Toying With Children’s Emotions About Death

When I first read this post by Dallas criminal defense lawyer Robert Guest, it evoked a huge shrug.  Since I’m not a DWI lawyer, the word MADD alone doesn’t cause me to have convulsions.  But the heart of the matter, as explained in Radley Balko’s Agitator post, struck me as not being such a terrible idea.

Many juniors and seniors were driven to tears – a few to near hysterics – May 26 when a uniformed police officer arrived in several classrooms to notify them that a fellow student had been killed in a drunken-driving accident.

The officer read a brief eulogy, placed a rose on the deceased student’s seat, then left the class members to process their thoughts and emotions for the next hour.

The program, titled “Every 15 Minutes,” was designed by Mothers Against Drunk Driving. Its title refers to the frequency in which a person somewhere in the country dies in an alcohol-related traffic accident.

This described a dramatization, as no one was in fact killed, crafted to make a point, that in a moment of stupidity, a young life could be lost.  I know the “every 15 minutes” claim to be utterly false, but being the parent of an 18 year old, I also know their sense of invulnerability and obliviousness to threat until after the unthinkable happens.  Teenagers live in a cocoon that bad things will never happen to them, no matter what risks they take.  As a parent, it scares me.

But after reading further, after thinking further, I realized my error.  My first reaction, that there was no downside to teaching a critical lesson.  Would I encourage, even accept, teenage drinking and driving?  Certainly not.  So what’s wrong with smacking a kid with an understanding of tragedy to make sure the point is clear?

This was a well orchestrated charade.  It was intended to have the impact of making half a high school believe a friend had died, and it did.  Teenagers have a fragile understanding of life and death to begin with.  That’s part of the problem in trying to teach kids about serious consequences.  But this was planned for maximum impact.  And it served its purpose.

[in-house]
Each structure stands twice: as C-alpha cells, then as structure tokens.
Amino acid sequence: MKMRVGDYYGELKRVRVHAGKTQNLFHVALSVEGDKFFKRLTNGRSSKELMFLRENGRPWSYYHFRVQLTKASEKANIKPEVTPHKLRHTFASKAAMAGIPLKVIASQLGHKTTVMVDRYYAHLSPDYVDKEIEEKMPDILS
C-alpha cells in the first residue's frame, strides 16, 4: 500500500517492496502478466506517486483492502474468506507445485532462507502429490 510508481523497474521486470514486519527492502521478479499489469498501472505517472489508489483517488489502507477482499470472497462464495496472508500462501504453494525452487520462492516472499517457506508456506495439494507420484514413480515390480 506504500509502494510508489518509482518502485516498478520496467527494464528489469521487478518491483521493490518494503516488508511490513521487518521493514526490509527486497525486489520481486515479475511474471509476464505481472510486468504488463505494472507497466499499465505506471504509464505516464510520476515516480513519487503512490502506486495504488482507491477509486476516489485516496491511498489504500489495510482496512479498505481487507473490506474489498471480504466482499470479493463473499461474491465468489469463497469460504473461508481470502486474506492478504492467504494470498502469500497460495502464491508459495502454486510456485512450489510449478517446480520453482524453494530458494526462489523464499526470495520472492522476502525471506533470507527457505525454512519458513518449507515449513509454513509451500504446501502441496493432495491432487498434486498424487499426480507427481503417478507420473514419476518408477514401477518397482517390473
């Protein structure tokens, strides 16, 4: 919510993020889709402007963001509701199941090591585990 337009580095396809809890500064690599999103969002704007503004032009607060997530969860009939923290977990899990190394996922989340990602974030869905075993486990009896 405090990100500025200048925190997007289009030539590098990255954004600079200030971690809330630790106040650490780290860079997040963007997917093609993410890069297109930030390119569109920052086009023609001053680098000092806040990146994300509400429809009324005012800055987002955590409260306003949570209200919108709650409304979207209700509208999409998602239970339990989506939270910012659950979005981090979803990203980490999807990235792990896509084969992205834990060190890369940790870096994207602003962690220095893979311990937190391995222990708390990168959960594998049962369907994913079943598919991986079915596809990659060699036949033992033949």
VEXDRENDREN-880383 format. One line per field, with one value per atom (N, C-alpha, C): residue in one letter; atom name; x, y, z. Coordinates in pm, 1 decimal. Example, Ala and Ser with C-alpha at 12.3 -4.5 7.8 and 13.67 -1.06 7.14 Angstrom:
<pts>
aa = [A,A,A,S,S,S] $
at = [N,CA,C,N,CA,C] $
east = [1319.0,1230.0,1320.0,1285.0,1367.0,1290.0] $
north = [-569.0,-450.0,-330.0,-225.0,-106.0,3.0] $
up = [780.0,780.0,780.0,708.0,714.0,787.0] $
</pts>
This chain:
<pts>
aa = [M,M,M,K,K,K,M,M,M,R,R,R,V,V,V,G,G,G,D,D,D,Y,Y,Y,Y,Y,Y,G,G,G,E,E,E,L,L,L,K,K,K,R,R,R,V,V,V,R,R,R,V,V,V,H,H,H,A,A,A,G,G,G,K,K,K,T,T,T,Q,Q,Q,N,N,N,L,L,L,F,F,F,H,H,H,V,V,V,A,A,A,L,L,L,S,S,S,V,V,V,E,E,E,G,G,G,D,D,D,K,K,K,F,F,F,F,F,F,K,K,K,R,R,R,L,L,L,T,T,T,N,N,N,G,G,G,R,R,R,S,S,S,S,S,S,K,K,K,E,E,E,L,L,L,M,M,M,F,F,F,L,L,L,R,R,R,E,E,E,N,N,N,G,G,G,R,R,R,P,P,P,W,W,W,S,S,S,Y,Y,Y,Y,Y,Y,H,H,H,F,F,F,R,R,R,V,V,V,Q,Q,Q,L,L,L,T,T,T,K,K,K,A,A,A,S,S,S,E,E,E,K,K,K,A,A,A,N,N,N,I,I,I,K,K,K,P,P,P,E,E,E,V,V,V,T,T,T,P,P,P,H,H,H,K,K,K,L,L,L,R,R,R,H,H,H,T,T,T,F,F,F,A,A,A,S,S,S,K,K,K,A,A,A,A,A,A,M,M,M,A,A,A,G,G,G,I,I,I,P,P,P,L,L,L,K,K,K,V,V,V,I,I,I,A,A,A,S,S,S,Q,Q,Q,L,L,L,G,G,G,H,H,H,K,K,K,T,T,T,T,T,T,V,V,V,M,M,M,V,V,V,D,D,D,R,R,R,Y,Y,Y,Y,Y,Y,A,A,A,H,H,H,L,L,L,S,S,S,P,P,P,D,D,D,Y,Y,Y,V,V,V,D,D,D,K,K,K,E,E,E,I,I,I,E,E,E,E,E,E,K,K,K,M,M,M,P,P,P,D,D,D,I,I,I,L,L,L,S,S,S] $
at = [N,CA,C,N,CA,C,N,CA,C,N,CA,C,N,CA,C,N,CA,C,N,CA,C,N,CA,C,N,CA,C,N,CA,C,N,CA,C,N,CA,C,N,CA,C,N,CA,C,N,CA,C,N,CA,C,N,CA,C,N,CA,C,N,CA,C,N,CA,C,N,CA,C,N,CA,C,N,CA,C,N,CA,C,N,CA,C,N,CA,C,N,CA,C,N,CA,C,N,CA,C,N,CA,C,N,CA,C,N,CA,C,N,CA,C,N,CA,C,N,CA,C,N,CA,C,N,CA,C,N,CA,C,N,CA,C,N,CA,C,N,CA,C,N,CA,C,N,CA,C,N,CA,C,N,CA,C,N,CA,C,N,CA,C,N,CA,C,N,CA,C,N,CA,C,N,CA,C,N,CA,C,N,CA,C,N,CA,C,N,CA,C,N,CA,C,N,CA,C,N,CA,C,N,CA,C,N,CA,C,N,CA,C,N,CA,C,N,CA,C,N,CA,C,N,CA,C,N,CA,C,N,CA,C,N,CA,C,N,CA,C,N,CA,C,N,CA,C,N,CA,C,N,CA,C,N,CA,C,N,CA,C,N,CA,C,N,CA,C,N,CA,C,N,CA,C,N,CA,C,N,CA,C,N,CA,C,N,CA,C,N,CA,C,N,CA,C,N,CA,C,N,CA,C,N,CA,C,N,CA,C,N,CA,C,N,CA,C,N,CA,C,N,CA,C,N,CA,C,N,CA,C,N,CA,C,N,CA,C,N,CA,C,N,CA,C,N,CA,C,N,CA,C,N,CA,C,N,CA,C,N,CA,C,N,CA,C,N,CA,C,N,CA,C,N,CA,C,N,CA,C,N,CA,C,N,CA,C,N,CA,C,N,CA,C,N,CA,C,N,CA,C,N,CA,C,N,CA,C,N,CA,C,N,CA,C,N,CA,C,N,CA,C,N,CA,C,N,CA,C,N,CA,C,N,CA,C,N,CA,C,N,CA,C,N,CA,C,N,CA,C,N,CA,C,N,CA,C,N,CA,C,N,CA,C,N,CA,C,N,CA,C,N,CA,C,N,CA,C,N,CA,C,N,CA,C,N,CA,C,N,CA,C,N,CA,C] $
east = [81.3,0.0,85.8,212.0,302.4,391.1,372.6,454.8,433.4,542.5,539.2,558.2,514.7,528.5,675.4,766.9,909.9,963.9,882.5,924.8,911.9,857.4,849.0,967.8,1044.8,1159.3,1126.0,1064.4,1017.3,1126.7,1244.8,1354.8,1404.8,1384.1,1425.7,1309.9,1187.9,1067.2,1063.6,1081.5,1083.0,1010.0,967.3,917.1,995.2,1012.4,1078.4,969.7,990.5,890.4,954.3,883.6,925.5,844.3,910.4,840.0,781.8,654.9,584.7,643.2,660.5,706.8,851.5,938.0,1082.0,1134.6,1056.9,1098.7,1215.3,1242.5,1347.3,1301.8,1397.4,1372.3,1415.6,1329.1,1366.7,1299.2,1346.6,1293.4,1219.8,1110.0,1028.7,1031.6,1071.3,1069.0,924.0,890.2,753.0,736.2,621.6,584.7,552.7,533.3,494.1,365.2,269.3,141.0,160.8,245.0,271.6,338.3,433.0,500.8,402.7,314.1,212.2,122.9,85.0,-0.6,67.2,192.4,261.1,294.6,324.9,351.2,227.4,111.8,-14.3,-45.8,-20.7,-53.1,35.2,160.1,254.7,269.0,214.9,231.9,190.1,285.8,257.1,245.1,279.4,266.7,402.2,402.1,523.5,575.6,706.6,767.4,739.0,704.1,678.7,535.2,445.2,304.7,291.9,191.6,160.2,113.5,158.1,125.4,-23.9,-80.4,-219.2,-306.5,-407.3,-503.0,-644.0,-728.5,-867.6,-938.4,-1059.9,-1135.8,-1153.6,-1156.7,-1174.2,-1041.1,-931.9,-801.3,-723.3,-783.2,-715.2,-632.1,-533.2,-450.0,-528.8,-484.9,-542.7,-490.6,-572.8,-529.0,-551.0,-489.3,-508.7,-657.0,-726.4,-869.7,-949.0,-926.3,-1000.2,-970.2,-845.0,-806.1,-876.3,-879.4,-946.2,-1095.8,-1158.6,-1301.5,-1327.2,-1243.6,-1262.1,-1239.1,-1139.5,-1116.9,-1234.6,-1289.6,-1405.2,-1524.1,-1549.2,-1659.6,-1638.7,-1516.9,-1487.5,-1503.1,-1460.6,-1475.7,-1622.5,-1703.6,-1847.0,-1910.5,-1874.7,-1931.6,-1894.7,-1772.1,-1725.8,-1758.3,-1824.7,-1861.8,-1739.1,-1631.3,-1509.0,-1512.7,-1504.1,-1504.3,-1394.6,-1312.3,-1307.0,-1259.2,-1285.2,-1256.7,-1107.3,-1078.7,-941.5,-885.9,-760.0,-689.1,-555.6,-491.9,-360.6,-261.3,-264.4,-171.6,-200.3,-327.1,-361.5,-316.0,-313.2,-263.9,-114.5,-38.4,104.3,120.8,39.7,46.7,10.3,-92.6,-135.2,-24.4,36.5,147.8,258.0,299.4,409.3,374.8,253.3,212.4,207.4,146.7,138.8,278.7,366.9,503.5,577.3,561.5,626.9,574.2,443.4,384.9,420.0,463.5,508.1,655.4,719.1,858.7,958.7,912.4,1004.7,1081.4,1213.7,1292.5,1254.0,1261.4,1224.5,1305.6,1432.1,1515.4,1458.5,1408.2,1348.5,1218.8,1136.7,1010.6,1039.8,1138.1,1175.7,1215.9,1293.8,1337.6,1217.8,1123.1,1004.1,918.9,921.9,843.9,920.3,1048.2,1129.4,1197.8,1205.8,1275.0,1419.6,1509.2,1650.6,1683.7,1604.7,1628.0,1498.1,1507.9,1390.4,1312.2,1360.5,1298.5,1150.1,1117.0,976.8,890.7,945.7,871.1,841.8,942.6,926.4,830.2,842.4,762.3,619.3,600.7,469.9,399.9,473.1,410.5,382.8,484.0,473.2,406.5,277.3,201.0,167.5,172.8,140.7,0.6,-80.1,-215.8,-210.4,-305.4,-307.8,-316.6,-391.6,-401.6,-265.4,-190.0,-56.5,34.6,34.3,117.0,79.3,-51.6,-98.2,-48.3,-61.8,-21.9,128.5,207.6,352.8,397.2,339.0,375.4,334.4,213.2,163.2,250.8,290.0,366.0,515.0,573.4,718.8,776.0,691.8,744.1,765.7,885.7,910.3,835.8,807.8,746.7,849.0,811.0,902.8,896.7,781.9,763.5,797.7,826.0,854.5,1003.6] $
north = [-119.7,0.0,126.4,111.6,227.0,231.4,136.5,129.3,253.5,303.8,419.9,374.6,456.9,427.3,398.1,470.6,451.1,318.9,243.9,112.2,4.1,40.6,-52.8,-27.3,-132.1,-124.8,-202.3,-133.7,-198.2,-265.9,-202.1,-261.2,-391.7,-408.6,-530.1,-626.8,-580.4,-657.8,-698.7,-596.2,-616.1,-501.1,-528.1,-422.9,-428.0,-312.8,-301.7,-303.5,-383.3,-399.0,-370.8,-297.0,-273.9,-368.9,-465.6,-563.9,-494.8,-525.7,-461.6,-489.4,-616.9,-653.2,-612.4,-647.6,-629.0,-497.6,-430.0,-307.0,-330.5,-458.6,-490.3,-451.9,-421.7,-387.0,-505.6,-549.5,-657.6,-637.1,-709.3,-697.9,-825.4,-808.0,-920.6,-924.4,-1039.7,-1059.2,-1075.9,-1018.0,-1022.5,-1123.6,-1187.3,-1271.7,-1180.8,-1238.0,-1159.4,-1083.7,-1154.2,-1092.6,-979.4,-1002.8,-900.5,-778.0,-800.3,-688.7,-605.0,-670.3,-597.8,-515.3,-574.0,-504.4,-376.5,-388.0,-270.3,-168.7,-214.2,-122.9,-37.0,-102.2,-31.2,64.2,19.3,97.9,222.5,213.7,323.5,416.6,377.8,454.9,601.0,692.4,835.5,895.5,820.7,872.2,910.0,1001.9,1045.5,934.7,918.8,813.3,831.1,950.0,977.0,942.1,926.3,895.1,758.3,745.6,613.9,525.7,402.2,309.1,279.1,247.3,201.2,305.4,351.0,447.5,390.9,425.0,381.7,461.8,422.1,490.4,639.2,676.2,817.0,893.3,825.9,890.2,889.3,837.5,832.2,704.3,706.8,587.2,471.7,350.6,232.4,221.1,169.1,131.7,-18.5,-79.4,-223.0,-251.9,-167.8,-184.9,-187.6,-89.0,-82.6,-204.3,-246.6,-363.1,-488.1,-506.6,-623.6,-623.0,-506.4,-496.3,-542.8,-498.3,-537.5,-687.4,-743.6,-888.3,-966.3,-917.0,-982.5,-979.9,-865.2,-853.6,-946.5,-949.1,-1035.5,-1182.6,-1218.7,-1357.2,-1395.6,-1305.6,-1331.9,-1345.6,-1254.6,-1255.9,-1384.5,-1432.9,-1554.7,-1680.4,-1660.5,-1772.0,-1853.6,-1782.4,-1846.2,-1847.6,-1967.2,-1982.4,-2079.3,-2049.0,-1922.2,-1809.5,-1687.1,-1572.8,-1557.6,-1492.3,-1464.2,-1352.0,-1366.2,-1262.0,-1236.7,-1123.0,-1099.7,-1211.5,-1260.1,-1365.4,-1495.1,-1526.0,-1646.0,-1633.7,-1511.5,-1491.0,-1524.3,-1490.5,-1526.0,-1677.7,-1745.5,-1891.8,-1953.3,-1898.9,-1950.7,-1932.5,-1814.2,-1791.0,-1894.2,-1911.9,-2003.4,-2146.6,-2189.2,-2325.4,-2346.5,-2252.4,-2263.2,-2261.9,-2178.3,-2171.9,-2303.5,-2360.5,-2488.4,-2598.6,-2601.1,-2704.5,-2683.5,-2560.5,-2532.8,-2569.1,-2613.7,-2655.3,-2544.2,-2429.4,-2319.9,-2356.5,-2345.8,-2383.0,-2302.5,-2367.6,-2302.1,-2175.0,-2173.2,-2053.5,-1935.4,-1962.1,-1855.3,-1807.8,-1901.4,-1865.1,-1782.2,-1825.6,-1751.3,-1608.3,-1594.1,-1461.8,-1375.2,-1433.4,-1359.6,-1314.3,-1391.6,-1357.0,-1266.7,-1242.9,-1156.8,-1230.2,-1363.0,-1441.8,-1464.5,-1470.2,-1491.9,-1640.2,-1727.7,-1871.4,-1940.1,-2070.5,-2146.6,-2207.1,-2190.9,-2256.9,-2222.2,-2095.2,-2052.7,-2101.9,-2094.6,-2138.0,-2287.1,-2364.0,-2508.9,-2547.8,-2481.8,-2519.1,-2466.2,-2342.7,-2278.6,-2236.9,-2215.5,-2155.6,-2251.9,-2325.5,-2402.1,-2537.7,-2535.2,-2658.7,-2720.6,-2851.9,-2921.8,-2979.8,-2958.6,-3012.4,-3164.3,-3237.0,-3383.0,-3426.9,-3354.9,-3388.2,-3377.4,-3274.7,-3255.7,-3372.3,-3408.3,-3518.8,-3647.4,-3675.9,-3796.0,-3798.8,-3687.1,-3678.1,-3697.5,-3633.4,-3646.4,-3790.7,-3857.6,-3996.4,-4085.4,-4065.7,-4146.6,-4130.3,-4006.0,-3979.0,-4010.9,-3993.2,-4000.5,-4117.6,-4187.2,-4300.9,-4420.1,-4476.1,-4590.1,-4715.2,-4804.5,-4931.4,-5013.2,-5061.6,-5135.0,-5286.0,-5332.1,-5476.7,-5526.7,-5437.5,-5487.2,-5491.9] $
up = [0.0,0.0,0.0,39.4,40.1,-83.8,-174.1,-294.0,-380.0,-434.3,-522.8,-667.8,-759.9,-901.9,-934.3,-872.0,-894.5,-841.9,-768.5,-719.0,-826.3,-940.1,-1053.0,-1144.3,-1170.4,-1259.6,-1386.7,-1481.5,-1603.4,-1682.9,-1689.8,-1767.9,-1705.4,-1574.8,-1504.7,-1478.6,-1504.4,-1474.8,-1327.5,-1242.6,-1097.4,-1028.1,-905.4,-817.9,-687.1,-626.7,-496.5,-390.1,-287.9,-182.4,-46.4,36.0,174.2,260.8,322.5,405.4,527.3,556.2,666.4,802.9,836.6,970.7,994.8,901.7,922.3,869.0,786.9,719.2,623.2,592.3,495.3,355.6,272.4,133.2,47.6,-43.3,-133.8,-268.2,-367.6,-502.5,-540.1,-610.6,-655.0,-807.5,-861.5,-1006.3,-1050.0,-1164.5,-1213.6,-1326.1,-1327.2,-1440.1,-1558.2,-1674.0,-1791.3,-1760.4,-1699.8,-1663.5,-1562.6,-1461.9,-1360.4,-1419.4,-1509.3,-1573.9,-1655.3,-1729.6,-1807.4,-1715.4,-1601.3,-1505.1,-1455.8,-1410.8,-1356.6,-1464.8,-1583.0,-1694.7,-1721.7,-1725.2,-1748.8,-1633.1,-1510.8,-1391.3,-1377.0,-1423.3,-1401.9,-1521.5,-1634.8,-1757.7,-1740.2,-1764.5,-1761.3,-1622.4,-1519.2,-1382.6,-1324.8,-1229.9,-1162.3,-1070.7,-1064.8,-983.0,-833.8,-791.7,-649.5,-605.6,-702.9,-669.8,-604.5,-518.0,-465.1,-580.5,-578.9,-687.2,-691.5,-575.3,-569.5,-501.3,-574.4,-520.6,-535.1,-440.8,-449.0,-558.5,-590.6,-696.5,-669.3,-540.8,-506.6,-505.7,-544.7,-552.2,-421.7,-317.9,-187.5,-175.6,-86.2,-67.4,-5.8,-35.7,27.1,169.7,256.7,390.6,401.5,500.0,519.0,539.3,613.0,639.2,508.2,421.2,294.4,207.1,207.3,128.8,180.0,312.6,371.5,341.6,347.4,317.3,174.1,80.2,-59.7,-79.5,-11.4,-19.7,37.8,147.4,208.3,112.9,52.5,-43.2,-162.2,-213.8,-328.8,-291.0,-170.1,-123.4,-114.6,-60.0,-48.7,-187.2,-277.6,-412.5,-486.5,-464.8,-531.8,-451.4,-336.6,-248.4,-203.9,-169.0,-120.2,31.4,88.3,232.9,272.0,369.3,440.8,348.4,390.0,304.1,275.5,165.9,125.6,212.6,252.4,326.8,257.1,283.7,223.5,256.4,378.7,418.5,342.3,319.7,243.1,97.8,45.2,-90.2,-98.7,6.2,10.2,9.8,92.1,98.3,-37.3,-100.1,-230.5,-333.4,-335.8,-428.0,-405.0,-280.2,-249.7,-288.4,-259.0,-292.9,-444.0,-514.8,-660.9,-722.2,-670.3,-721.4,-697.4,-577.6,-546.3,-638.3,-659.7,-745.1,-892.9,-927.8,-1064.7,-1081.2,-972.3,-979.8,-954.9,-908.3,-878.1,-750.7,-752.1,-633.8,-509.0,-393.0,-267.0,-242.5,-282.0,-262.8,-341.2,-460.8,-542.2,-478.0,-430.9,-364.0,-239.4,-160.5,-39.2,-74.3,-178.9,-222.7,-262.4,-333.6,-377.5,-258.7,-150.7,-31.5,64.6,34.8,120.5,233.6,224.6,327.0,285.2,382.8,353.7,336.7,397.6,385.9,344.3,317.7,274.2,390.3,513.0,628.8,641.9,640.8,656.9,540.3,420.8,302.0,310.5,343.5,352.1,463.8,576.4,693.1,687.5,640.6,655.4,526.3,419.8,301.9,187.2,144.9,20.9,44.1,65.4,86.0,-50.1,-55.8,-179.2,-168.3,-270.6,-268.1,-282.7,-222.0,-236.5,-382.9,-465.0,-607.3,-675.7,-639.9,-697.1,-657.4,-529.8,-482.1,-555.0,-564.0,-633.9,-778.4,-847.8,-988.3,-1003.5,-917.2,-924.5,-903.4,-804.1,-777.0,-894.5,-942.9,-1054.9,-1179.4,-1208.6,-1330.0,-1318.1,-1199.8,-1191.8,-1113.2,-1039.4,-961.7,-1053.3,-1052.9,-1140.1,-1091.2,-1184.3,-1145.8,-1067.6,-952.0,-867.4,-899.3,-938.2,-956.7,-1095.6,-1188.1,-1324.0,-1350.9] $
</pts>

This MADD plan brought teenagers to the brink of hysteria and emotional despair, and then pushed them over the edge.  It went too far.  The police, who executed the scheme, traumatized these students in the name of safety.  In the name of protecting them from harm, they caused harm. 

Though the deception left some teens temporarily confused and angry, if it makes even one student think twice before getting behind the wheel of a car while intoxicated, it is worth the price, said California Highway Patrol Officer Eric Newbury, who orchestrates the program at local high schools.

Too simplistic.  I don’t fault the officer for wanting to save a student from making a tragic mistake.  But to cause them immediate, intentional emotional trauma is not worth the price.  Moreover, who made it this police officer’s call to decide what price should be paid by another parent’s child?

There is a civil cause of action called “intentional infliction of emotional distress.”  The reason why this exists is because it is deemed wrong to do this, to deliberately cause psychological harm to another person.  This scheme deliberately harmed children, and it was meant to do so in the name of a greater good.  But the choice of whether a child should be harmed in the name of a good deemed sufficiently greater does not belong to the cops or to a groups of mothers with a dedicated agenda that places their issue above everyone else’s.

The lesson from Robert is how overly dedicated single-interest groups such as MADD, superficially doing something that we can all agree upon, become so myopic as to ignore the harm they cause in furtherance of their agenda.  I appreciate being taught that lesson.